Born: 1832; Died: 1901; Married: Trow
Ann Trow (daughter of James Trow and his wife Elizabeth) was from Gloucestershire, England, and was living there when she married James Munday. They arrived in Australia in 1853, which must have been soon after their wedding, and went first to 'Duntroon'. Their second child Henry Little was born at Duntroon in 1855. James and Ann had nine children, one of whom, Lucy, died in infancy. The others were:
- Agnes (b. 1853). Married David Rule
- Henry Little (1855). Died aged 24, a farmer at Bedellick.
- James (1857). Married Sarah Jane and farmed at Jeir
- Emily (1859).
- Elizabeth (1864)
- William (1868). Married Charlotte Ann Southwell (daughter of Samson Southwell and Elizabeth (Veness)
- Frederick (1870). Married Rebecca Mackay in 1897; lived at 'Evadell' where their four children were born, then Spring Flat.
- Walter David (1873). Married Lucy Jane Southwell, daughter of Samson Southwell, Wattle Park. Lived at 'Ah Chow'.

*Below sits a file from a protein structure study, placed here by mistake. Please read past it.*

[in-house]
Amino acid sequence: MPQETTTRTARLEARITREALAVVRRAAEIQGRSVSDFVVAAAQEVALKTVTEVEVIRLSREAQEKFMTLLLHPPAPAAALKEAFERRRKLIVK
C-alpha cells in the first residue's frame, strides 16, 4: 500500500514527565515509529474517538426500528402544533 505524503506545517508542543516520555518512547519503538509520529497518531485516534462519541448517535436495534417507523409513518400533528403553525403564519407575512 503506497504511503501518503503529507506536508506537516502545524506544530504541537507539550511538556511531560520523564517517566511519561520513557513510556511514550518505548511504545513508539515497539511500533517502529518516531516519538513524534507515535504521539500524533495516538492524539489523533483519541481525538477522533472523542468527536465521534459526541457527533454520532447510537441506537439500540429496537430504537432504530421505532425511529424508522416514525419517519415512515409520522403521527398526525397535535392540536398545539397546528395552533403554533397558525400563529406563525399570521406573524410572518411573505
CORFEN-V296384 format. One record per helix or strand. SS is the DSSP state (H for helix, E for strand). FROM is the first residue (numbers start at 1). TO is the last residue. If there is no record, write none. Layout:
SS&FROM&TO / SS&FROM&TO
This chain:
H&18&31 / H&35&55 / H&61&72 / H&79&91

Obituary - Mrs Ann Munday (nee Trow)
It is with sincere regret I have to report the death on Monday last of Mrs. Munday, wife of Mr. James Munday, sen., farmer, of Jeir. The deceased, who had attained the ripe old age of 70 years, had for some considerable time past been in a state of failing health, and I understand was in an unconscious condition for some three days previous to her death, so that the end did not come unexpectedly. Death was the result of a general break-up of the system, consequent upon old age.
Before going to reside at Jeir the deceased with her husband, who survives her, resided for many years in the vicinity of Gininderra, where they were held in the highest esteem by all who knew them. The deceased was the mother of a family of five sons and three daughters, one each of whom had gone to the better land before her. The remainder are all grown up and married. The remains of the deceased were interred in the C.E. cemetery at Canberra on Wednesday, and as a proof of the esteem in which the good old lady was held, I may mention that the funeral was the largest that has passed through here for many years past.
[Goulburn Evening Penny Post, 23 April 1901, p. 2]